the treasure to the Measurer, nor could he be known.
This did much to the misery of the Scyldings,
their hearts broken. Many oft sat
with the ruler to give counsel, esteemed advice,
things that the rash and the best were fixing
to do against the awful horror.
Meanwhile they made demands of cherished idols
at household shrines, with words of worship,
so that they sought help against their problems
from the soul-slaying fiend. Such was their way,
their heathenish hope; they concentrated on hell
in their hearts, they knew not the Measurer,
the deeds of the Judge, they knew not almighty God
nor knew they of the praiseful protection of heaven,
glorious God. Woe betide them that shall
cast their soul into the flames’ embrace when
embroiled in cruel enmity, cheer they never know,
never a person restored! Well be those that might
after their death day seek the Lord
and hope for the safety of God’s grace.

III

So they brooded upon the troubles of that time,
none of the wise could put them upon the right
way; that strife was too steep, loathful and long-lasting,
that which had befallen the people,
that fierce severe punishment, the wreaker of night-destruction.
One of his thanes heard of this while home with Hygelac,
one good amidst the Geats, he heard tell of Grendel’s deeds;
he was humanities’ mightiest in strength
in the days of this life,
regal and great. He was given command of a ship
and well-directed; he spoke, saying he would seek
the troubled king across the swan’s way,
that famous ruler, to show that he was the man they needed.
Then were wise warriors chosen to accompany
him on his journey, those whom to him were dear,
whetstones to wondrous deeds, each looking hale.
The good Geat people then a great warrior
had crowned, there you a brave man might find!
Some fifteen sought out the ship at shore;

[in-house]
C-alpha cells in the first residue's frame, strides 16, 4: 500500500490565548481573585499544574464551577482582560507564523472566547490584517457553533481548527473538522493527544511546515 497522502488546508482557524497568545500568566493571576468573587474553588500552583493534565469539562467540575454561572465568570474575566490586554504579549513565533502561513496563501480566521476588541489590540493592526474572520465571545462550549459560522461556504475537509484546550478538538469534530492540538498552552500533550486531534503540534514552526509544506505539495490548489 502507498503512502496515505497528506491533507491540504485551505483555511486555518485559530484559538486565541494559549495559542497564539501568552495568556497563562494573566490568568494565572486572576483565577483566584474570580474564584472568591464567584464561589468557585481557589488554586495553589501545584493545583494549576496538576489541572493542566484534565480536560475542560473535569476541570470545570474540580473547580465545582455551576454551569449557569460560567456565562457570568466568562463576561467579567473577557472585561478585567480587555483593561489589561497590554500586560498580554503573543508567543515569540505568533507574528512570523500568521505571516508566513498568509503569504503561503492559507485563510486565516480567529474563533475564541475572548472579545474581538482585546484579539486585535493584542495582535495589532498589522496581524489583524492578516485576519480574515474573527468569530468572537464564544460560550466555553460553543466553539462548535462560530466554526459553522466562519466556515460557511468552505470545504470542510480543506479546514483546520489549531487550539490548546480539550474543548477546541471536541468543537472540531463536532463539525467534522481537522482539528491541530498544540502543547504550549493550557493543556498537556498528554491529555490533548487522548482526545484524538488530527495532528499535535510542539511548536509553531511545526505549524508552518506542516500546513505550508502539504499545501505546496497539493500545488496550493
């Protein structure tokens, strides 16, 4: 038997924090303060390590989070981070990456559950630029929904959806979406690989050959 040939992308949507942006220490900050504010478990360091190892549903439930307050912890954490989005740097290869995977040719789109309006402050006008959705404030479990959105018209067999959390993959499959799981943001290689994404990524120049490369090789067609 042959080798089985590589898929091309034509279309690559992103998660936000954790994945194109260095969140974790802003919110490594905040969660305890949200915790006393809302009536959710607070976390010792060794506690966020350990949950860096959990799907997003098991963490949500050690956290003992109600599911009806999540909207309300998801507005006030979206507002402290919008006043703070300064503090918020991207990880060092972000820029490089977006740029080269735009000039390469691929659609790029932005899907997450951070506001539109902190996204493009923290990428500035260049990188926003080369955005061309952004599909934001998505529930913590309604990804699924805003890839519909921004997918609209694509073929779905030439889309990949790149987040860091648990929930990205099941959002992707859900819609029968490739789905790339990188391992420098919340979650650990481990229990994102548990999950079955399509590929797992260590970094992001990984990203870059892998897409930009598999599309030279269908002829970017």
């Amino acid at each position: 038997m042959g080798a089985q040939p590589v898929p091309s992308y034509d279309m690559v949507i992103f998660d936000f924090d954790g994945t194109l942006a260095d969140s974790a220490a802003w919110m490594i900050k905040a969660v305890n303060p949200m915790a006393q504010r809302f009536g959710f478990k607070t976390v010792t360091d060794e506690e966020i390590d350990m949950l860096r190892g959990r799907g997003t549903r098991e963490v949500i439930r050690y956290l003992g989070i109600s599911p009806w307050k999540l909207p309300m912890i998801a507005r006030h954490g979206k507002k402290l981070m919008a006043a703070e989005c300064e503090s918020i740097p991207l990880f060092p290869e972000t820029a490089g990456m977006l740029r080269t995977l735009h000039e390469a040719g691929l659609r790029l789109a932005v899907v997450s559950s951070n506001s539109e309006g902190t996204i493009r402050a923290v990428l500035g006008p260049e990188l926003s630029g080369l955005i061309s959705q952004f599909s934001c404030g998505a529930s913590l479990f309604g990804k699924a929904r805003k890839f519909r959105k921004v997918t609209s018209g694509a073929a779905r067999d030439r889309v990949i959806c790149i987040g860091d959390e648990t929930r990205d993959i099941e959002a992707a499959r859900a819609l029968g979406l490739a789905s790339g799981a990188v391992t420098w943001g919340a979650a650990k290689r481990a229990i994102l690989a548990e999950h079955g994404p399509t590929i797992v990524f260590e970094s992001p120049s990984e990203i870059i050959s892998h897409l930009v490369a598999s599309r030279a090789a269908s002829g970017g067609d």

to the frontier they went, following the words of the wise,
the ones versed in sea-ways. The foremost knew motion;
the ship was on the sea, the boat that sat before barrows.
The warriors roaringly rose a cry — the current carried them on,
bringing the sea against sand. The men bore
bright treasures upon their chests,
magnificent in martial-gear; they all shoved off,
men bound for an expected expedition by boat.
The ship then knew the ocean’s motion, was wind-hastened,
became foamy-necked, became seabird like,
until near the time of day they had left,
after their ship with curved prow had glided,
when those well-travelled ones saw land,
dazzling sea cliffs, steep hills,
an ample headland. Then was sailing simple,
the journey at an end. From that ship sprang
the Geats onto the sands,
their boat they bound there — they shook their mail-coats,
rattled war-gear; they thanked God then,
the one that made their ship’s going smooth.
From those dazzling cliffs the Scyldings’ shore guard saw them,
the one who held the sea-cliffs saw those
men carrying bright shields across a ship’s gangway,
bearing ready war gear; his curiosity overpowered
his thinking, the need to know what these men were.
So rode out the thane of Hrothgar
to the shore, powerfully he shook the
spear in his hand before the wave-goers,
asked in a querying tone:

           “What are ye gear-havers,
wearers of corselets, that thus laden
in a high ship come over the sea-street,
hither with the waves? I am set
as border guard, to keep this isle hold watched,
So that no loathed ones may batter this
Danish land with naval force.
Never in known memory have any
come so openly bearing shields; nor do you
seem eager to get a word of permission from this watchman,
a Dane’s consent. Never saw I a mightier man
upon this earth, than this one before me,
this man of might; is that not a retainer,
one worthy of weapons? Never would his mien betray him,
a singular sight. Now I shall know whence
you come, far-farer, before you enter this land
as a spy, before you further step into
these Danish lands. Now, you of the far-off dwelling place,